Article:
likely to be pub­lished than neg­a­tive ones. And even seem­ingly small dif­fer­ences can “rep­re­sent bil­lions of dol­lars on the world mar­ket,” says Gøtzsche. The prin­ci­ple, nonethe­less,

World of Knowledge (Australia) - - Human Body -

“The ma­nip­u­la­tion of clin­i­cal stud­ies is so wide­spread and so se­ri­ous that you should only con­sider the re­ports on these stud­ies as ad­ver­tise­ments for med­i­cal drugs,” says Pro­fes­sor Peter Gøtzsche, direc­tor of the Nordic Cochrane Cen­ter in Copen­hagen – a state­ment that is sure to make him some en­e­mies. These are ex­tremely harsh words, di­rected not only against the phar­ma­ceu­ti­cal industry but also against those doc­tors and re­searchers who re­main silent on the mat­ter. The truth is, that’s what most doc­tors do. But what does that mean for pa­tients?

New re­search has found that clin­i­cal tri­als and re­search funded by phar­ma­ceu­ti­cal com­pa­nies is more likely to pro­duce re­sults that are bi­ased in favour of the spon­sor’s medicine.

Joel Lexchin, a Toronto doc­tor, an­a­lysed 30 re­ports ex­am­in­ing phar­ma­ceu­ti­cal industry-funded re­search and found that the stud­ies were four times more likely to be pos­i­tive than re­search funded by in­de­pen­dent spon­sors. “What we found was that in al­most all cases there was a bias – a rather heavy bias – in favour [of a drug] when the study was industry funded,” said Lexchin. In ac­tual fact, phar­ma­ceu­ti­cal com­pa­nies don’t need to in­vent or make up re­sults – it’s enough to weigh facts dif­fer­ently or leave them out en­tirely. Pos­i­tive stud­ies are far more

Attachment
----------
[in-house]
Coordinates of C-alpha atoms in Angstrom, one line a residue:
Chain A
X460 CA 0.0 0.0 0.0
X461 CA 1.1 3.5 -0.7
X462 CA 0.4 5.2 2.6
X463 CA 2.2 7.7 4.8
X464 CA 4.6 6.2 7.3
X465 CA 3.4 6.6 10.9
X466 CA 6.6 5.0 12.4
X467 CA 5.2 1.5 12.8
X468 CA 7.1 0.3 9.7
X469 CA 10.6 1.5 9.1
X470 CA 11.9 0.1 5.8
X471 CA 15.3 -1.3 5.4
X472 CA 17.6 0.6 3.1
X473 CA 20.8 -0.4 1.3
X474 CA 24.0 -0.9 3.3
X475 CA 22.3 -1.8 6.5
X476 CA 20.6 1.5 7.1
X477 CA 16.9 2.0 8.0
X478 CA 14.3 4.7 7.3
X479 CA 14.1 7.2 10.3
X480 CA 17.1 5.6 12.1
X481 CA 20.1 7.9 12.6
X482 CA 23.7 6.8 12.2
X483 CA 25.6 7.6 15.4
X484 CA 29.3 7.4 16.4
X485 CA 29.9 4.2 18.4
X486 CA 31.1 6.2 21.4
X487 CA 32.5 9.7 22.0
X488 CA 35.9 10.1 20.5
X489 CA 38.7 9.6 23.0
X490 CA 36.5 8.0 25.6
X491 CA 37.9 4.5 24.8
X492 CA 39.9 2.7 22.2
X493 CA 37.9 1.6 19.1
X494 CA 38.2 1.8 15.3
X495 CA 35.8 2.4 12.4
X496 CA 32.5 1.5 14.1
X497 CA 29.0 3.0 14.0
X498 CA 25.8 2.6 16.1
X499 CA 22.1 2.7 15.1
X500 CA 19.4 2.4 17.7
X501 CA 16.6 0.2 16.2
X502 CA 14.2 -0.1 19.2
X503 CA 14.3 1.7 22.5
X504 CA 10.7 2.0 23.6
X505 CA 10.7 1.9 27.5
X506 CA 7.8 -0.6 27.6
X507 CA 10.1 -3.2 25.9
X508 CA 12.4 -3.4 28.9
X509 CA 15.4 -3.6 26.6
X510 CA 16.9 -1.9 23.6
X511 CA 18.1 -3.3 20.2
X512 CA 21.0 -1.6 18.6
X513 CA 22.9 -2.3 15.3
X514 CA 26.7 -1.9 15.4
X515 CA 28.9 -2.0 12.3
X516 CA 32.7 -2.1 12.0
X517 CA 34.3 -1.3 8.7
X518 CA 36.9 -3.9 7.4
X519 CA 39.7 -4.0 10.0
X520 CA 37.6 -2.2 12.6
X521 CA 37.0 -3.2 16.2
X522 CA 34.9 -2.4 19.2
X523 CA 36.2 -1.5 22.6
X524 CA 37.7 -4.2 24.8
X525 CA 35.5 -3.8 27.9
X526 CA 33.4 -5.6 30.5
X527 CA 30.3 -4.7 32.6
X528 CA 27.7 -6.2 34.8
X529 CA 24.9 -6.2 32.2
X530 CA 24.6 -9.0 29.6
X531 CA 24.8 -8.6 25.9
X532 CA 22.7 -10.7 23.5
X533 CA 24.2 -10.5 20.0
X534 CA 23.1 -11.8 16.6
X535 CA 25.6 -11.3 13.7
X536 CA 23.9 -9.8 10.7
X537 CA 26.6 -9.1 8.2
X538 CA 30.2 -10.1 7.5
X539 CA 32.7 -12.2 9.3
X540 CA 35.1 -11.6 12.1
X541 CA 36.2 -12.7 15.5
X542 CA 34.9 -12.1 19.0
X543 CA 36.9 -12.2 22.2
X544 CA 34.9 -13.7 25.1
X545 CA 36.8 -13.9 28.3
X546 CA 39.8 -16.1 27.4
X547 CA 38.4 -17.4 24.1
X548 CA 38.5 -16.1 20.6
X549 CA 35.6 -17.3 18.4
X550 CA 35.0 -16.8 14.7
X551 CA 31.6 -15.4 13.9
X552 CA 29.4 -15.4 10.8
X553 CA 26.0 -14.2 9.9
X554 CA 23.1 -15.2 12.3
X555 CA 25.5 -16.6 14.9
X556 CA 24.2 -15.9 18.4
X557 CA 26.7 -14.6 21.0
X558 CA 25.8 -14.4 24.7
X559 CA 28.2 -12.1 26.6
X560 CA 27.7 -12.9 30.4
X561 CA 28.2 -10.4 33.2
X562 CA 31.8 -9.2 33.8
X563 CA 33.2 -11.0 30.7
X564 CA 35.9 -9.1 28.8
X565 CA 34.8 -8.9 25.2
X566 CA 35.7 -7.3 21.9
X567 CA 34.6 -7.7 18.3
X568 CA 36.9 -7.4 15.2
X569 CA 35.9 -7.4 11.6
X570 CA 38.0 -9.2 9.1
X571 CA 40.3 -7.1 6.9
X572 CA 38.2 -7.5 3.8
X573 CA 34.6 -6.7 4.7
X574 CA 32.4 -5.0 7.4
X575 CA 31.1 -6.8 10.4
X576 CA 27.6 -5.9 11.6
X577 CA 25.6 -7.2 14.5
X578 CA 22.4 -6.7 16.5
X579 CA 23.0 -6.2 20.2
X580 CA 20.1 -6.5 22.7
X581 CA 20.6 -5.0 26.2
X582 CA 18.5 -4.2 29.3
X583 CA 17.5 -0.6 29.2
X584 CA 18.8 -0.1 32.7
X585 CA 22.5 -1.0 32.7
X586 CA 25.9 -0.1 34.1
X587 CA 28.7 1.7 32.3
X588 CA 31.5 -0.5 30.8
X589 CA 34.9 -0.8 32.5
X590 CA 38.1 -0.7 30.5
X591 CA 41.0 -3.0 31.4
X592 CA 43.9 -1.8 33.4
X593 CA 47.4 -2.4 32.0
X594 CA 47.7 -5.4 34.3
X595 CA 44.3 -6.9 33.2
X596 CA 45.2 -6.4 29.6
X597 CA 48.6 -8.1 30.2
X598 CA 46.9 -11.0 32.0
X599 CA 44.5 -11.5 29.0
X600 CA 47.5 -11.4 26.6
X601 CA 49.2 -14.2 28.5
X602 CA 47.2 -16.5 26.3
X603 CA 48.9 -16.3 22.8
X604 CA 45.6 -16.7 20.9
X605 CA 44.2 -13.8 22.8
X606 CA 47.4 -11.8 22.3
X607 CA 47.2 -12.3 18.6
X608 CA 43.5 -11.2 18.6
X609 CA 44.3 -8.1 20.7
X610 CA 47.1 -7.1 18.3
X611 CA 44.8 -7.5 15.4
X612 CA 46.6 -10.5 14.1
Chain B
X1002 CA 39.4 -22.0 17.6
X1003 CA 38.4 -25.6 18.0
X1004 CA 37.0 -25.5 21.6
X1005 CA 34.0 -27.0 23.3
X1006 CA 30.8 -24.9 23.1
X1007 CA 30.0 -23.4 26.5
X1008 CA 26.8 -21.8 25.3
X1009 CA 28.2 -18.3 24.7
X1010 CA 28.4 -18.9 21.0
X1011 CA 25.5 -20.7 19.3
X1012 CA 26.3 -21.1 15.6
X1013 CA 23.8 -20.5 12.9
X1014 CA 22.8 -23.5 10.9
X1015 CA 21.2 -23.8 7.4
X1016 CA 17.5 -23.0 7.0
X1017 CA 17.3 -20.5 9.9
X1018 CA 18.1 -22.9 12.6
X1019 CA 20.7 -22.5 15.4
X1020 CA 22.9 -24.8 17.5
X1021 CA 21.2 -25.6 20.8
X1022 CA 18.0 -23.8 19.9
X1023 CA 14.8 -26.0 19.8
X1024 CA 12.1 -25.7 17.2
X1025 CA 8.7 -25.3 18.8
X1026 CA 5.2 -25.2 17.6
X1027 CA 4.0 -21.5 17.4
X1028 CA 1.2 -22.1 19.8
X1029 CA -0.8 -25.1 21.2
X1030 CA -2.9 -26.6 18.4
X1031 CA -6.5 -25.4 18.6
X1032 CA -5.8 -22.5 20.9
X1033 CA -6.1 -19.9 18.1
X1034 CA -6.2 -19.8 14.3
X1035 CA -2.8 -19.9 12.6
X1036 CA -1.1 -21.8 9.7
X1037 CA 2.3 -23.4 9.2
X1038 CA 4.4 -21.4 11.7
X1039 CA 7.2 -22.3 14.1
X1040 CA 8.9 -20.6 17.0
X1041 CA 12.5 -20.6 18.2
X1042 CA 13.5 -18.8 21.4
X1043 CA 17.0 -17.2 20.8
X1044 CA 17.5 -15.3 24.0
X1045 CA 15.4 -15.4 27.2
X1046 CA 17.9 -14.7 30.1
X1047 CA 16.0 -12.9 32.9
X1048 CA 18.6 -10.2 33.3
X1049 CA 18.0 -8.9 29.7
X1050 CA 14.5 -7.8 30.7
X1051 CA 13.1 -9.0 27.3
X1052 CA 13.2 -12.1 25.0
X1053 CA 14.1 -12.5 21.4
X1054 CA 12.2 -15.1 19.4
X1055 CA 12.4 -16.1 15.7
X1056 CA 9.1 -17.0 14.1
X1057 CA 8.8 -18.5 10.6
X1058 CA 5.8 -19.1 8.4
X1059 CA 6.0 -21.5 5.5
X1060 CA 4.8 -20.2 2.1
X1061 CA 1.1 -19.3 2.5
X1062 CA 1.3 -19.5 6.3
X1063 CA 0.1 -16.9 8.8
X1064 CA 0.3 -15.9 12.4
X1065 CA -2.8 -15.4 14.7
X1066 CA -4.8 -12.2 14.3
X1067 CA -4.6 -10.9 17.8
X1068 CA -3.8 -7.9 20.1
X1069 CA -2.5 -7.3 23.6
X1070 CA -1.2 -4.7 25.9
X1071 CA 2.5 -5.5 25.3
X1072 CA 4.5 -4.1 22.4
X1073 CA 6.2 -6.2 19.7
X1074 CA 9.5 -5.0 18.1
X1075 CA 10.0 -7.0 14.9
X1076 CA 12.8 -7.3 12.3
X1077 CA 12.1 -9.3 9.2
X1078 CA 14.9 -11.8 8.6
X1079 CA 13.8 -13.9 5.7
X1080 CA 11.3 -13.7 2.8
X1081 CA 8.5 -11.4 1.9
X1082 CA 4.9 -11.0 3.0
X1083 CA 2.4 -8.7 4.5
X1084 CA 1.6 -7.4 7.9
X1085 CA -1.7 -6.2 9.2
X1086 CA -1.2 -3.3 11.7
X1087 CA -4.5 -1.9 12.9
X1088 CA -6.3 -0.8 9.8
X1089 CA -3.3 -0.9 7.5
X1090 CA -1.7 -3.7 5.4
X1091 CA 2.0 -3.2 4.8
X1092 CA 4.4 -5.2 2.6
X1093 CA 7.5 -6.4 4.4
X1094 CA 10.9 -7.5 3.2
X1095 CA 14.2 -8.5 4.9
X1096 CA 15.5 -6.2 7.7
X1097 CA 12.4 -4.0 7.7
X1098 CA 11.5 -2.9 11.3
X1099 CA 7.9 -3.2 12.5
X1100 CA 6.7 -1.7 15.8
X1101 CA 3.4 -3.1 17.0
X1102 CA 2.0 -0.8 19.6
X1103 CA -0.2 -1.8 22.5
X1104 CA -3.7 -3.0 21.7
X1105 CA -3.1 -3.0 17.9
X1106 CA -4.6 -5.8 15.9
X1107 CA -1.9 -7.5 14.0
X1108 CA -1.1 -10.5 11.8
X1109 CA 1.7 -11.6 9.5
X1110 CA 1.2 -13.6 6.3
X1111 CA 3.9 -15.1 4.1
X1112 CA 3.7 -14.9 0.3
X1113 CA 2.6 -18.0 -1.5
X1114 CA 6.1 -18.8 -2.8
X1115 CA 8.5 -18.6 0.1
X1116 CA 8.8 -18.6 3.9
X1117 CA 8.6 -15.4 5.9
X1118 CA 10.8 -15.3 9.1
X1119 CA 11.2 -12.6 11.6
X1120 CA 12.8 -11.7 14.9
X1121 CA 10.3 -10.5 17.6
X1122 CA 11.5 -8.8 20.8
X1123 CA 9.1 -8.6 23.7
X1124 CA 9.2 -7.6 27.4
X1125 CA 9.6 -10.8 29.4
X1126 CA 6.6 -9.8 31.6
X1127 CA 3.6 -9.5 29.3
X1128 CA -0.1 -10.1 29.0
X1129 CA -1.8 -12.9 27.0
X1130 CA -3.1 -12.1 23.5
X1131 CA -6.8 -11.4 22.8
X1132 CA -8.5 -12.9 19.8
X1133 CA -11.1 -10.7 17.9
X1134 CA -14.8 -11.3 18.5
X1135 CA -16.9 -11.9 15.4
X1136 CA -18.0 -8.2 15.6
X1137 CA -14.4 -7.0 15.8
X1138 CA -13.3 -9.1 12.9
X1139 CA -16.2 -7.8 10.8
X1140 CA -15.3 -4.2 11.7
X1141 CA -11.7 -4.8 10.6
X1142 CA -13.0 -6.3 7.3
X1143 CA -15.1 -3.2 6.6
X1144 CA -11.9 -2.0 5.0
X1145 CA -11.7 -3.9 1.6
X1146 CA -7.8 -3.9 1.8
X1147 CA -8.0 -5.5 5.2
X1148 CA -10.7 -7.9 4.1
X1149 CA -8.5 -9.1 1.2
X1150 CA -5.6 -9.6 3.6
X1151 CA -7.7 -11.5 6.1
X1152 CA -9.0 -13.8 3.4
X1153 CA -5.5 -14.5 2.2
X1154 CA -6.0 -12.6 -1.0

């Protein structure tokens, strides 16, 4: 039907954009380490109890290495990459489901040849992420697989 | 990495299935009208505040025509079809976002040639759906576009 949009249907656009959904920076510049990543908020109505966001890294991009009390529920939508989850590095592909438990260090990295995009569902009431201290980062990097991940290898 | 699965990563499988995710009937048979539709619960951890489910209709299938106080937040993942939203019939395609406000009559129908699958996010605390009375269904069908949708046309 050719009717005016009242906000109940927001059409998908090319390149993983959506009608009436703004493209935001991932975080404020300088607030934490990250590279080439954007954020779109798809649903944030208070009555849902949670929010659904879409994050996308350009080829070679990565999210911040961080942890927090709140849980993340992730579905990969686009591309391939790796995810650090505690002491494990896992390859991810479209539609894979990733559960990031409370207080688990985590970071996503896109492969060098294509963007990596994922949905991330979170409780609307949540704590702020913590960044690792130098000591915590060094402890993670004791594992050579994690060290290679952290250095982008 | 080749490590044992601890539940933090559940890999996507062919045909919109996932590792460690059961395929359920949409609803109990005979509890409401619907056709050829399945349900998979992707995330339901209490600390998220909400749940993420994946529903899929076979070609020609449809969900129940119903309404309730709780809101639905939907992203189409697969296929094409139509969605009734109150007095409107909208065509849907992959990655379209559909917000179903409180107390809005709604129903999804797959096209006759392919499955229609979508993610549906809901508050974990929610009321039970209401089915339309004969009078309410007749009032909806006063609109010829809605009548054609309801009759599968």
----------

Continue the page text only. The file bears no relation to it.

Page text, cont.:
“The phar­ma­ceu­ti­cal industry spends twice as much on ad­ver­tis­ing as it does on re­search and de­vel­op­ment.” DR JOEL LEXCHIN, YORK UNI­VER­SITY OF TORONTO

seems sim­ple: those who have the fi­nan­cial clout de­cide the re­sults, some­thing con­firmed by ran­dom spot checks car­ried out by the Cochrane Cen­ter. These showed that at least 50% of funded drug stud­ies fi­nanced by phar­ma­ceu­ti­cal com­pa­nies are in­flu­enced in their favour. How­ever, such ma­nip­u­lated stud­ies do not stand in the way of drugs be­ing ap­proved – be­cause to date there are “nei­ther cross-dis­ci­plinary stan­dards for the peer review process, nor mea­sur­able qual­ity cri­te­ria” ac­cord­ing to Pro­fes­sor Flaminio Squaz­zoni from the Uni­ver­sity of Bres­cia in Italy.

The real scan­dal, how­ever, is that it is no se­cret.

Ac­cord­ing to re­search car­ried out by the Cochrane Col­lab­o­ra­tion, tens of thou­sands of ma­nip­u­lated stud­ies have been pub­lished. Doc­tors should know about this. They have a huge re­spon­si­bil­ity to their pa­tients, who ex­pect them to be in­formed about sig­nif­i­cant med­i­cal de­vel­op­ments, par­tic­u­larly when these per­tain to a drug that they pre­scribe. But his­tory shows that many drugs or treat­ments con­tinue to be pre­scribed even though stud­ies no longer sup­port their use. Con­sider PSA tests for the early di­ag­no­sis of prostate can­cer. Even the man who de­vel­oped them, Dr Richard Ablin, now ad­vises against their use be­cause most of these can­cers are slow-grow­ing and do not re­quire treat­ment. But doc­tors con­tinue to use them. The same is true of the seda­tive di­azepam (Val­ium). Al­though it’s been known for 30 years that the drug is as ad­dic­tive as heroin, it is still pre­scribed.

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